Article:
By Rinku Patel for WIRED.
Mike Snyder was learing brush behind his brother’s western Massachusetts house, erecting a fence to keep deer from the blueberries, when the tick bit him. A few days later, on a flight to Norway with his family, his palms itched and his head grew woozy. So the Stanford geneticist dumped a bunch of wearable sensors on his tray table and began doing what he does best: measuring himself.
Low blood oxygen, said the Masimo pulse oximeter housing his finger, and the globe-shaped Scanadu he held against his forehead every few minutes. Weird heart-rate, said the two Basis smart watches strapped to his wrists. Immediately he feared the worst: Lyme disease. Caught too late, Lyme hijacks the body’s immune system to seek and destroy joints, nerves, brain tissue, and — this really made him anxious — the heart. Once his temperature rose in Oslo, he sped to the doctor.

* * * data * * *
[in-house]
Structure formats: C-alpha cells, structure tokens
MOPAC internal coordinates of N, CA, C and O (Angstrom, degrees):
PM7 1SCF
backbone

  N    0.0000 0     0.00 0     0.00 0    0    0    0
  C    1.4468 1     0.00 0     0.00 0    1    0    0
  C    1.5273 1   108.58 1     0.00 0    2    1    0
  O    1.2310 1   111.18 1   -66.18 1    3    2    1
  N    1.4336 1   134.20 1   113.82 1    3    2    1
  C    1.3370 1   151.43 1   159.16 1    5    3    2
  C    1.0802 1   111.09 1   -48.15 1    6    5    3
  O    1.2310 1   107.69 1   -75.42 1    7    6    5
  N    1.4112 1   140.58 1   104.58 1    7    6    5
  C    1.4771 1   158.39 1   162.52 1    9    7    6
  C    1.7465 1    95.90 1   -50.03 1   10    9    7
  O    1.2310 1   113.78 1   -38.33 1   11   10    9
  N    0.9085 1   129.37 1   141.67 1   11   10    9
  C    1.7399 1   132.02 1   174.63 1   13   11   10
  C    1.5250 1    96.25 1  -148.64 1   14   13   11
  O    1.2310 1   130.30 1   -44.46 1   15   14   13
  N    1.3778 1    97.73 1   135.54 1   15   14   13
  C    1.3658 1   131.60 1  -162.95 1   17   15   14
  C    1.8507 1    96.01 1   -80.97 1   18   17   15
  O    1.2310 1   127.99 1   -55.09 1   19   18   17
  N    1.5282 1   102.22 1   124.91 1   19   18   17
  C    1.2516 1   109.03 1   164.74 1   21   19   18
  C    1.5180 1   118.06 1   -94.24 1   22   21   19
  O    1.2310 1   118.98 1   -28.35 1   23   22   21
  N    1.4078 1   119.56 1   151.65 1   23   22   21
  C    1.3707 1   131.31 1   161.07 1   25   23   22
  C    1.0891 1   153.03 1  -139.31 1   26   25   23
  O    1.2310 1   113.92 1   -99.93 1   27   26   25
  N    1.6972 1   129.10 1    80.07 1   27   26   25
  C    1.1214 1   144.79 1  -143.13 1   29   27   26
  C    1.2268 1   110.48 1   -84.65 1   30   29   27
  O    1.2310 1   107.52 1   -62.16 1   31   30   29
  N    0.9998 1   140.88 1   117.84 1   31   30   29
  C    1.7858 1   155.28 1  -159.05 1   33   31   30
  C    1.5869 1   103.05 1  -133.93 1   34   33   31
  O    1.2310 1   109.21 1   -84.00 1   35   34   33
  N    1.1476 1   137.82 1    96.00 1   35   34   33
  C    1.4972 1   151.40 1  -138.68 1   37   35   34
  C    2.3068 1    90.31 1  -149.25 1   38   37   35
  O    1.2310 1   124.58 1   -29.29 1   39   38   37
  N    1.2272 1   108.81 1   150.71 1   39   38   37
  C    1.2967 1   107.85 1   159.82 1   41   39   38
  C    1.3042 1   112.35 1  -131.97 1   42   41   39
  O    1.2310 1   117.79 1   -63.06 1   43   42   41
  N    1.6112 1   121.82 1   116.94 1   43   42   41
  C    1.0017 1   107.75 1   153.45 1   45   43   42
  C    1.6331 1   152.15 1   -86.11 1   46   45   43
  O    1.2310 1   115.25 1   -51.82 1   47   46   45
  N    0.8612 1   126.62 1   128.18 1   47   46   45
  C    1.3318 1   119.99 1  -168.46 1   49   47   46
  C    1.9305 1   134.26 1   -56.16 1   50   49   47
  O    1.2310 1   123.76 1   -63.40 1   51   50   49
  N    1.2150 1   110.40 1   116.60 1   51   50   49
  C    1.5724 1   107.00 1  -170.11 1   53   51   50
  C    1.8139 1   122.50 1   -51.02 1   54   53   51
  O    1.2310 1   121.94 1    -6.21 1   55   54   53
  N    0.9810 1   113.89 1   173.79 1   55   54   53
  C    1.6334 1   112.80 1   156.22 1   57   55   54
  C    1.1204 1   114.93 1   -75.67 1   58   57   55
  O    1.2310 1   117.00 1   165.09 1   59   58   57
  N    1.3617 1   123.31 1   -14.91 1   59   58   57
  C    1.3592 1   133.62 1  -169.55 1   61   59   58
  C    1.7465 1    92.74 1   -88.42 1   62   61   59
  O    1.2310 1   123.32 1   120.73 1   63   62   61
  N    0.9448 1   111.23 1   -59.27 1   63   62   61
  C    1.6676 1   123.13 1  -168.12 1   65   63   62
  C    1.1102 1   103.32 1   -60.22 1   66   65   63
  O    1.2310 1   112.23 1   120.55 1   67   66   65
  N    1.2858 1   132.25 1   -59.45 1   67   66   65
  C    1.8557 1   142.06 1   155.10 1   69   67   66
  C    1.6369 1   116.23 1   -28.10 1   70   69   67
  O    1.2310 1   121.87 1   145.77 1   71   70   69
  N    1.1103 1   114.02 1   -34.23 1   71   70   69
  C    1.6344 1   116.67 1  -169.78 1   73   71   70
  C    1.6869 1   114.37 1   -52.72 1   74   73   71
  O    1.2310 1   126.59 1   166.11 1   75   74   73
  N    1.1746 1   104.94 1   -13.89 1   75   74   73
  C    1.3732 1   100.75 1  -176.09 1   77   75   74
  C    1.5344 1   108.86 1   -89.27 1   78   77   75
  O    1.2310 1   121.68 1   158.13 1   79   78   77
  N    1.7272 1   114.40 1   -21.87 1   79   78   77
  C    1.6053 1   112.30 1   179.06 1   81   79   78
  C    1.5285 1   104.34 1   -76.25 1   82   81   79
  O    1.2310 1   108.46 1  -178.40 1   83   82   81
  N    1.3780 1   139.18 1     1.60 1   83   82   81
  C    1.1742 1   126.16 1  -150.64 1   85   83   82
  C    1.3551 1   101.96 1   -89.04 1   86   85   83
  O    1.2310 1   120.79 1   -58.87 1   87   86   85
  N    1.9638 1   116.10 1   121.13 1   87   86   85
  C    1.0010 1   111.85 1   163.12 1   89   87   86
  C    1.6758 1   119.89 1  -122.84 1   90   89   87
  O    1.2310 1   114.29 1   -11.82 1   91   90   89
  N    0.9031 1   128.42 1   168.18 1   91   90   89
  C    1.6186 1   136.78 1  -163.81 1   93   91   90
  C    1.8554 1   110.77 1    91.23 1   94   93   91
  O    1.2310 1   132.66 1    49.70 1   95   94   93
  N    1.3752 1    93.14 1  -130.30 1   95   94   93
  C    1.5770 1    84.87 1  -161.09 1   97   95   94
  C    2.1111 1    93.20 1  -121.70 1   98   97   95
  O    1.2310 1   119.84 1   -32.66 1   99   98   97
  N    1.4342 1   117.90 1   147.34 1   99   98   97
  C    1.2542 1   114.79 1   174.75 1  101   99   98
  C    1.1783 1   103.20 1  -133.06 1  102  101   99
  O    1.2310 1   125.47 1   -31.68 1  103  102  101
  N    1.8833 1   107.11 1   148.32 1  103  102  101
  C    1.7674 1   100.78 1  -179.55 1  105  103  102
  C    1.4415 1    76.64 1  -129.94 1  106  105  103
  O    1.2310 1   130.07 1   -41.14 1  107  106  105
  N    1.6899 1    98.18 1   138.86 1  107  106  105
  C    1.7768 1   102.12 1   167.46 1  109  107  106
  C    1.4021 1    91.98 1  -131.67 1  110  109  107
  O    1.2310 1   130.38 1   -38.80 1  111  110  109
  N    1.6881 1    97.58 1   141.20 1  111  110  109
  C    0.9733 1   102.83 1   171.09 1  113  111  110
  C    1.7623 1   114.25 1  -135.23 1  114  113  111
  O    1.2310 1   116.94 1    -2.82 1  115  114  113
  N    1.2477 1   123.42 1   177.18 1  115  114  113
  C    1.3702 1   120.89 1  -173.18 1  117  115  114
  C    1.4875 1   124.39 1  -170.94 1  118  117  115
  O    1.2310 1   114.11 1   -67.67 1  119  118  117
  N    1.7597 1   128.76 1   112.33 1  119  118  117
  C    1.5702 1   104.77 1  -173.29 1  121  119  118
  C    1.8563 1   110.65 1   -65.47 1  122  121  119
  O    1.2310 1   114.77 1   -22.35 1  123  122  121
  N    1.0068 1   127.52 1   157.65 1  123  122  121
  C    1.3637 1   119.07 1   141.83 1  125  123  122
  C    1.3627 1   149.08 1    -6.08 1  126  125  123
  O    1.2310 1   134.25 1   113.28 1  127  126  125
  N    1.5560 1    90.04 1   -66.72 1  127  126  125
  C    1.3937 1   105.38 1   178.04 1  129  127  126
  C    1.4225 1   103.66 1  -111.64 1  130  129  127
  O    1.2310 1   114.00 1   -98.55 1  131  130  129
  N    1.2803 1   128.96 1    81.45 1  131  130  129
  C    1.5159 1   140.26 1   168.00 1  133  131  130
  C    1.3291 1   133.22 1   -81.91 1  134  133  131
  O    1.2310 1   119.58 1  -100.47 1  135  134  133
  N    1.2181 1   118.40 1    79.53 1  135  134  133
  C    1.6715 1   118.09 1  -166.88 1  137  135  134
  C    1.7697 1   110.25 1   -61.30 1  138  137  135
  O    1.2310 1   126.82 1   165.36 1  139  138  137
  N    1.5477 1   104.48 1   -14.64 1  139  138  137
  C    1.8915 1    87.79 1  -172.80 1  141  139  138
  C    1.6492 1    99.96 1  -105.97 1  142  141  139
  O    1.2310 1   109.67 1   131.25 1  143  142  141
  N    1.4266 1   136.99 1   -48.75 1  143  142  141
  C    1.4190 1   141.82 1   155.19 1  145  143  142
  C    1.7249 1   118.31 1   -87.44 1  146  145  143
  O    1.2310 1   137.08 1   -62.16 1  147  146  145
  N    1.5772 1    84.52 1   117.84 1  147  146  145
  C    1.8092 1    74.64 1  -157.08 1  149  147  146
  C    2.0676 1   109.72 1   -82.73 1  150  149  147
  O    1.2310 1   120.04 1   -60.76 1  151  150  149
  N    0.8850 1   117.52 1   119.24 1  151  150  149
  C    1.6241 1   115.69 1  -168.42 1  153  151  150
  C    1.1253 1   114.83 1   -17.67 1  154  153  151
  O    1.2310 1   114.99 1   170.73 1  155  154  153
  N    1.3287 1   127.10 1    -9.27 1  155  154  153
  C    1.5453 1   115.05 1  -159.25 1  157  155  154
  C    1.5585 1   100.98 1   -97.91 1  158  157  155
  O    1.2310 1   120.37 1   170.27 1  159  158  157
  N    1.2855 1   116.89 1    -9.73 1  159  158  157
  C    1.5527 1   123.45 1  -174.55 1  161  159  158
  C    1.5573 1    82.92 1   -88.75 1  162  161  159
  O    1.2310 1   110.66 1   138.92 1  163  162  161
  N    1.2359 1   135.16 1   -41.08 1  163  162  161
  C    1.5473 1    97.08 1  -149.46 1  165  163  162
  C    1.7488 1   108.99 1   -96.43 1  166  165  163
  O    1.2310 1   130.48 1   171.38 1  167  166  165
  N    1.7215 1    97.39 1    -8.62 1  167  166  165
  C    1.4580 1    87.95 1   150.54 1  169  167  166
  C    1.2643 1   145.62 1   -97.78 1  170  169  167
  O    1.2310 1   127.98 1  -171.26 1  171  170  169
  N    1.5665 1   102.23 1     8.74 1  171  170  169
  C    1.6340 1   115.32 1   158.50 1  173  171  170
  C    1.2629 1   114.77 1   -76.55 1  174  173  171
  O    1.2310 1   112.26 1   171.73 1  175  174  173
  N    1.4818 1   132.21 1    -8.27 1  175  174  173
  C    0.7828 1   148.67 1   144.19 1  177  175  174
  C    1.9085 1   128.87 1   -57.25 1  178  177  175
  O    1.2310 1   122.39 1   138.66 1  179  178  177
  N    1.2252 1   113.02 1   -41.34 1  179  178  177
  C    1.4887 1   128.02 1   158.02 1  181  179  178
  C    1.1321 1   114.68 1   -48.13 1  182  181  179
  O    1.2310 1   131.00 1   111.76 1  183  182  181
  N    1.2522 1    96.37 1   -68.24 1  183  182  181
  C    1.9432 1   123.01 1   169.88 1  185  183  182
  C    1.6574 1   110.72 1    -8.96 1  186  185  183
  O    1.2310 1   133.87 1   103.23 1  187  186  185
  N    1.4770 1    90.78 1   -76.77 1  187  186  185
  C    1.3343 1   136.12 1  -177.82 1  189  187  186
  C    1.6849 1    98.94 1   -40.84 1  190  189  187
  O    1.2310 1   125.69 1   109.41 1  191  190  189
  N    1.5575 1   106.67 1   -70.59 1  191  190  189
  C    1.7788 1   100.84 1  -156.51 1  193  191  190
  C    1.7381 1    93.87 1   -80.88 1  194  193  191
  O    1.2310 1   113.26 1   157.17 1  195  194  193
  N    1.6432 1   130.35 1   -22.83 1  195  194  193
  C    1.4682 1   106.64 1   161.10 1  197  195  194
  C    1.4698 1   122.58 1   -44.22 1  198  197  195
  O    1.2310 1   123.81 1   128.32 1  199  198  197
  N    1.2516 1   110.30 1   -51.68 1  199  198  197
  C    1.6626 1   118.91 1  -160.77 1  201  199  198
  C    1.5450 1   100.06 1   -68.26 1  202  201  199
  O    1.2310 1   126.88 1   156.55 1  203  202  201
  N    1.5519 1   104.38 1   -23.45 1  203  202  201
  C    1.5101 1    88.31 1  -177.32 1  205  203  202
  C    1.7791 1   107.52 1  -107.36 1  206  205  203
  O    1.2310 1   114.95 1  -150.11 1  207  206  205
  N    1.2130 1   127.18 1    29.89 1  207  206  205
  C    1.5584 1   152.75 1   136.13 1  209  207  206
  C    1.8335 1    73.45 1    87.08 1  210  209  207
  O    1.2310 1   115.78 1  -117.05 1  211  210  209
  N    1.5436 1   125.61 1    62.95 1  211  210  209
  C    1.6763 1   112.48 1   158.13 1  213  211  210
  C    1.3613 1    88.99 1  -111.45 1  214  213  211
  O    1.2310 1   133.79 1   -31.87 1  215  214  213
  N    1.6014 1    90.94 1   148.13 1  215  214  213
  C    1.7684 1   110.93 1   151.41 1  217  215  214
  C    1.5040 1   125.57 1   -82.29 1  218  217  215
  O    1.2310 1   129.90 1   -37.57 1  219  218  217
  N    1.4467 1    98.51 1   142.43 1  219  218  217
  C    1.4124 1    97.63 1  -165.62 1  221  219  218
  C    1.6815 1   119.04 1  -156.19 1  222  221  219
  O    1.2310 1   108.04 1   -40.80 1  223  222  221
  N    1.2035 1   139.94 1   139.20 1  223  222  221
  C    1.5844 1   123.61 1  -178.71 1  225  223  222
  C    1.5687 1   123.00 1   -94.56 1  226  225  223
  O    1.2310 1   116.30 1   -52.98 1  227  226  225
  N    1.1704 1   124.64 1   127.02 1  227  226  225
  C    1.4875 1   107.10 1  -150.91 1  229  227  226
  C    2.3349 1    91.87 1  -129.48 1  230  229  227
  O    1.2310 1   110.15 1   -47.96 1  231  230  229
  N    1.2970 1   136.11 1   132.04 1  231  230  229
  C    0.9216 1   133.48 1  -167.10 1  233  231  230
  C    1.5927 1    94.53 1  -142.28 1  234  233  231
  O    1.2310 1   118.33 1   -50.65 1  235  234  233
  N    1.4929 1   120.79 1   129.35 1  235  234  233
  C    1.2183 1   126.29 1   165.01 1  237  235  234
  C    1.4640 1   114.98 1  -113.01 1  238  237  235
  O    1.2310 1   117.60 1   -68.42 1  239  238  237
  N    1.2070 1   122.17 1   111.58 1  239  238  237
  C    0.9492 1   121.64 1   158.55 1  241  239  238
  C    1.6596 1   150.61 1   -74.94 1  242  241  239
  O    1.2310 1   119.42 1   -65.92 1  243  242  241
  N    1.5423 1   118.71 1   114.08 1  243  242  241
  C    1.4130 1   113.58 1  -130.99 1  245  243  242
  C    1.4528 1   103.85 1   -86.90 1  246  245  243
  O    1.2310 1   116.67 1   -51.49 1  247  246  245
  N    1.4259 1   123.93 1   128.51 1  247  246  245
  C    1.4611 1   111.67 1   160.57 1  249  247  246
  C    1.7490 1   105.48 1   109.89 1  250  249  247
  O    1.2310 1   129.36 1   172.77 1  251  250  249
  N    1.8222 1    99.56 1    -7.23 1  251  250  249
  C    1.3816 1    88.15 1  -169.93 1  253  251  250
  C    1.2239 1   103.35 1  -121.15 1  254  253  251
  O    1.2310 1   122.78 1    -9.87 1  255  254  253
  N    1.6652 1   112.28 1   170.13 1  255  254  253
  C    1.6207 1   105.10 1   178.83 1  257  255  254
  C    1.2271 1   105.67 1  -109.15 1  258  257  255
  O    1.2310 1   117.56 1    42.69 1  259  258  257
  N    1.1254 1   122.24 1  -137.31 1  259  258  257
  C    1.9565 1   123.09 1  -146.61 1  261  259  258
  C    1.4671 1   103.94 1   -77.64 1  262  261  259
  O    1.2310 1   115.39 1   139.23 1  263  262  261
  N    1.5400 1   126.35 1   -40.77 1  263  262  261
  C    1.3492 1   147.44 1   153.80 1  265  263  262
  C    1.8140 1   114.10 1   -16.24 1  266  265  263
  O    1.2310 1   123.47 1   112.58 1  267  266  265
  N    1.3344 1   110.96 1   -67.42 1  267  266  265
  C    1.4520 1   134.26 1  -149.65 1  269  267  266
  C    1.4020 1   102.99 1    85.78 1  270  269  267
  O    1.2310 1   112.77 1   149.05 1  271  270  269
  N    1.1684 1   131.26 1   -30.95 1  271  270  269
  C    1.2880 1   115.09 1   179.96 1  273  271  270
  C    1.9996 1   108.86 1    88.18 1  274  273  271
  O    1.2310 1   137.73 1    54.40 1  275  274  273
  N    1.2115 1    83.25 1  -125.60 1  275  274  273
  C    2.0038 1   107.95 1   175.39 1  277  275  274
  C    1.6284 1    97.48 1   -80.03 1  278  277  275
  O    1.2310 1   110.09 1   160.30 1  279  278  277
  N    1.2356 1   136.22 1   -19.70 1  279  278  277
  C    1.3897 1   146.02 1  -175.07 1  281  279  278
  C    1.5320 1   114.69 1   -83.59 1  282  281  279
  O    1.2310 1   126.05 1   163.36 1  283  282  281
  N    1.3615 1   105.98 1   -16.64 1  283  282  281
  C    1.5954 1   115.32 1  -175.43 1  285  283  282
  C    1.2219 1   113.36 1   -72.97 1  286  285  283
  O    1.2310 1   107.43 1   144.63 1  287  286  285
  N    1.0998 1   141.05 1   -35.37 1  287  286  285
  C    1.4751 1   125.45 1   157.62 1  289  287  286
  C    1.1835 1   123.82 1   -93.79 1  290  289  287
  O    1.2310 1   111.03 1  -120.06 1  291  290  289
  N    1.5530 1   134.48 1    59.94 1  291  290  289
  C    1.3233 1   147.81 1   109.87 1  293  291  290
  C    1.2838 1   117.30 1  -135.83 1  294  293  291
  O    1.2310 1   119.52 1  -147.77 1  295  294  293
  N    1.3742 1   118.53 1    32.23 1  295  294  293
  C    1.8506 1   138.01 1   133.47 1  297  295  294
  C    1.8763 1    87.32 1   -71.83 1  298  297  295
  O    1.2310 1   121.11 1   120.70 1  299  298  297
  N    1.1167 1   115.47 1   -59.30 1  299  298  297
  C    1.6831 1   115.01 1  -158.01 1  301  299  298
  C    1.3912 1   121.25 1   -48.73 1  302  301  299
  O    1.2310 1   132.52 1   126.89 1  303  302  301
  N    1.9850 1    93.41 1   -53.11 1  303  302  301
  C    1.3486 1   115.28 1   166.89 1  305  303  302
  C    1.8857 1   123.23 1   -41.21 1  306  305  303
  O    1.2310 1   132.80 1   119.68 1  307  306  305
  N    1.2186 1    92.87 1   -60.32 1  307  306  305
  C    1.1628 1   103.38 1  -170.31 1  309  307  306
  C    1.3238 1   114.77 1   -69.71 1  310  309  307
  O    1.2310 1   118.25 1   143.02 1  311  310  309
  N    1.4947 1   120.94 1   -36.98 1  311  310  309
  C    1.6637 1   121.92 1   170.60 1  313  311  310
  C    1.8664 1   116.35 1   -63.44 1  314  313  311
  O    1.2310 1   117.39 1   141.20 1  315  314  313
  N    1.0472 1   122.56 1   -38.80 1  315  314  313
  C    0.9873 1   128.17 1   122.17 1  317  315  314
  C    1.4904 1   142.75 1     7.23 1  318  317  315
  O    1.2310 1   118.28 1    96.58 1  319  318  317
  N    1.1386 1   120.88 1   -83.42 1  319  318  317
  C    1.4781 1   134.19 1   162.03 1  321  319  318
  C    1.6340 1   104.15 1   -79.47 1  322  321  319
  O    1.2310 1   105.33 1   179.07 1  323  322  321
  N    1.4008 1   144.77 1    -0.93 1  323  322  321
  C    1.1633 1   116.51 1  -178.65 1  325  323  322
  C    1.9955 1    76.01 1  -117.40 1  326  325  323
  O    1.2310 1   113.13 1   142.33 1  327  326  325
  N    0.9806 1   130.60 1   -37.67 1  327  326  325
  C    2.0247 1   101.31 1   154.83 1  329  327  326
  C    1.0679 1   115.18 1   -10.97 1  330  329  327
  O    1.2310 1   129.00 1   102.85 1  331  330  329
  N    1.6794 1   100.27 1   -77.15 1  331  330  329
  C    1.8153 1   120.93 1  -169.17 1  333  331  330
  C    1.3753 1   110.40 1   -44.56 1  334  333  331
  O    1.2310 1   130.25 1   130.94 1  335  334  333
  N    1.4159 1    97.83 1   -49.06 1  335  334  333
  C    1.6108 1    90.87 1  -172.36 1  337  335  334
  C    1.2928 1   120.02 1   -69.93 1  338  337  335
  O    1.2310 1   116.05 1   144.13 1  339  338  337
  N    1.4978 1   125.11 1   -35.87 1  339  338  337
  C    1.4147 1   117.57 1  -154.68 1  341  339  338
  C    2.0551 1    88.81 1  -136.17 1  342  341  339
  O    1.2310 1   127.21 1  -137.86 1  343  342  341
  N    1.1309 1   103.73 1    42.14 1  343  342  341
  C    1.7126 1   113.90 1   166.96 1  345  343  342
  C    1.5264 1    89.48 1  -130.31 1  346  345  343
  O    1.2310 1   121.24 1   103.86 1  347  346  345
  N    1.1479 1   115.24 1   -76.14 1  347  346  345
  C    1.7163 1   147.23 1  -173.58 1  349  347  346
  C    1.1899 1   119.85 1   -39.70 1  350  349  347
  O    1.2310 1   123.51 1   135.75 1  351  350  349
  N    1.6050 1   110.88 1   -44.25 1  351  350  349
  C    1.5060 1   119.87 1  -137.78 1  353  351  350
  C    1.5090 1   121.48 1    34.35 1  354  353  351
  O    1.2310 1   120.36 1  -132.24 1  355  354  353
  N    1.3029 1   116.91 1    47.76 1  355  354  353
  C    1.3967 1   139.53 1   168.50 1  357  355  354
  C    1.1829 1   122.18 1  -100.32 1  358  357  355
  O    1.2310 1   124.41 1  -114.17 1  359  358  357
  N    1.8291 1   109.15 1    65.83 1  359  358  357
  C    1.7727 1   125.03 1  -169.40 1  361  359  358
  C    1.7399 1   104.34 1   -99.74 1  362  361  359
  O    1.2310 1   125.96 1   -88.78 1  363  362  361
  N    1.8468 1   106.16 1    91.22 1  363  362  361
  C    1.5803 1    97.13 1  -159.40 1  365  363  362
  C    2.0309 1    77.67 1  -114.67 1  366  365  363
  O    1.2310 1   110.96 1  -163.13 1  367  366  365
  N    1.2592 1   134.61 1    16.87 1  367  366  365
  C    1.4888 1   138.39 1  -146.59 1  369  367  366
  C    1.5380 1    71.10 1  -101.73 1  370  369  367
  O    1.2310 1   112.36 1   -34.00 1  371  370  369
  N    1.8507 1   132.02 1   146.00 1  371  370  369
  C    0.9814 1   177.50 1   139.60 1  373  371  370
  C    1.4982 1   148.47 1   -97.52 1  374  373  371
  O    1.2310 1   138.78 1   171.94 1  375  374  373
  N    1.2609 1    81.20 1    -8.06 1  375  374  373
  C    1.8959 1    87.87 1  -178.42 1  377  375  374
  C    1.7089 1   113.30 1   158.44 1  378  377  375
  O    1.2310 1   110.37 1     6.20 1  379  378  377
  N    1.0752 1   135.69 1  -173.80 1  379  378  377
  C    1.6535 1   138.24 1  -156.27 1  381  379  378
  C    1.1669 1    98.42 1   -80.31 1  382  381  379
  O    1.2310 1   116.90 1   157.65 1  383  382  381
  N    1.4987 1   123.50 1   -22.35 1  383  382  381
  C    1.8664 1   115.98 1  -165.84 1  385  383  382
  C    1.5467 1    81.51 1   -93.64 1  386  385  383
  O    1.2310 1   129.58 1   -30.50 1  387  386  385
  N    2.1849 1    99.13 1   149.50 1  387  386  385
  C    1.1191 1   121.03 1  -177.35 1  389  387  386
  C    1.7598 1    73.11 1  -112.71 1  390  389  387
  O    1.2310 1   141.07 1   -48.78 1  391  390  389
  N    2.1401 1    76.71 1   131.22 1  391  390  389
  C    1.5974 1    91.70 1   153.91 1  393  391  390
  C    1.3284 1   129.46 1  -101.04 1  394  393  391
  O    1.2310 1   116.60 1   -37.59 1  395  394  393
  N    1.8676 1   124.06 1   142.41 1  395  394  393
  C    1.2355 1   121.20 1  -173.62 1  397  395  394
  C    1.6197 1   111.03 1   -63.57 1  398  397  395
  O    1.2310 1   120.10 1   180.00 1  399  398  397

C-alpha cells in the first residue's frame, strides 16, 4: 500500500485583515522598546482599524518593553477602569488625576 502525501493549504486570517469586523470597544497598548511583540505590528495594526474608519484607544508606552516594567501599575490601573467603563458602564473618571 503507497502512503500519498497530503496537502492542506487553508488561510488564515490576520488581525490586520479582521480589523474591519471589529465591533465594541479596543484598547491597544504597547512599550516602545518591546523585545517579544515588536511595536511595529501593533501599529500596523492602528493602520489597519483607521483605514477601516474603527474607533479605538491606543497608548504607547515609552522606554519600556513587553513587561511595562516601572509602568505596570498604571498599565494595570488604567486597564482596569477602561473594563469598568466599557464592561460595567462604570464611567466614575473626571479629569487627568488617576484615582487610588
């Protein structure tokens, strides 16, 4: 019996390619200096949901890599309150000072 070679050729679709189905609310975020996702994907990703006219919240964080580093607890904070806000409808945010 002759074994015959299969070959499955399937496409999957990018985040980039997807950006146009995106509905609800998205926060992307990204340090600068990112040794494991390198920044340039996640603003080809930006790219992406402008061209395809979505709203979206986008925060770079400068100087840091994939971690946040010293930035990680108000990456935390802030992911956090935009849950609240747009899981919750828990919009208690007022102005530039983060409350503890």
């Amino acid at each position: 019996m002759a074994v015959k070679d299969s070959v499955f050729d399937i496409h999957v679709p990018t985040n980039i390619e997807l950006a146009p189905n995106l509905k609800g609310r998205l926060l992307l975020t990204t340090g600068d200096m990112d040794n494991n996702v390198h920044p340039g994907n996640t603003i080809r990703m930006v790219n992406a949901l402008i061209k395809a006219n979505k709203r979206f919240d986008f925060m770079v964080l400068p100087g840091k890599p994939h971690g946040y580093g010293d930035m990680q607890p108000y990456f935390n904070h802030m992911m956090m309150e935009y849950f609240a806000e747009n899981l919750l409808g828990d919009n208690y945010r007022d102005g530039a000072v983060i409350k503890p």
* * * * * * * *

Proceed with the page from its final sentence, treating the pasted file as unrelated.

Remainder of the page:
Snyder’s approach to his personal health may seem overzealous, but he’s doing it in the service of science. All of his collected metrics are just one part of a larger digital health study from his team at Stanford, published today in Plos Biology. Consumer wearables — a market expected to reach $34 billion by 2020 — have the potential to move from tracking simple metrics like steps and heart rates to providing actionable health information. But before that can happen, researchers need to carefully study how biometrics change in individuals over time, and determine which wearable sensors provide data reliable and useful enough to be used in diagnosis.
Consumer wearables — a market expected to reach $34 billion by 2020 — have the potential to move from tracking simple metrics like steps and heart rates to providing actionable health information.
The Stanford study includes data from 60 volunteers, including Patient #1, Snyder, who’s done the most time: two years, with the most sensors, seven. (As part of another Snyder study, I’ve worn three.) Combining sensor measurements with genomics and lab results, the study has generated 1.7 billion measurements: skin temperatures, sleep patterns, activity, even radiation exposure. Since Snyder is always with his gear, he knows his ‘normal’—the personal baselines unique to him. In the context of years of measurement, he knew his physiological oxygen and his heart rate on that plane to Norway were abnormal.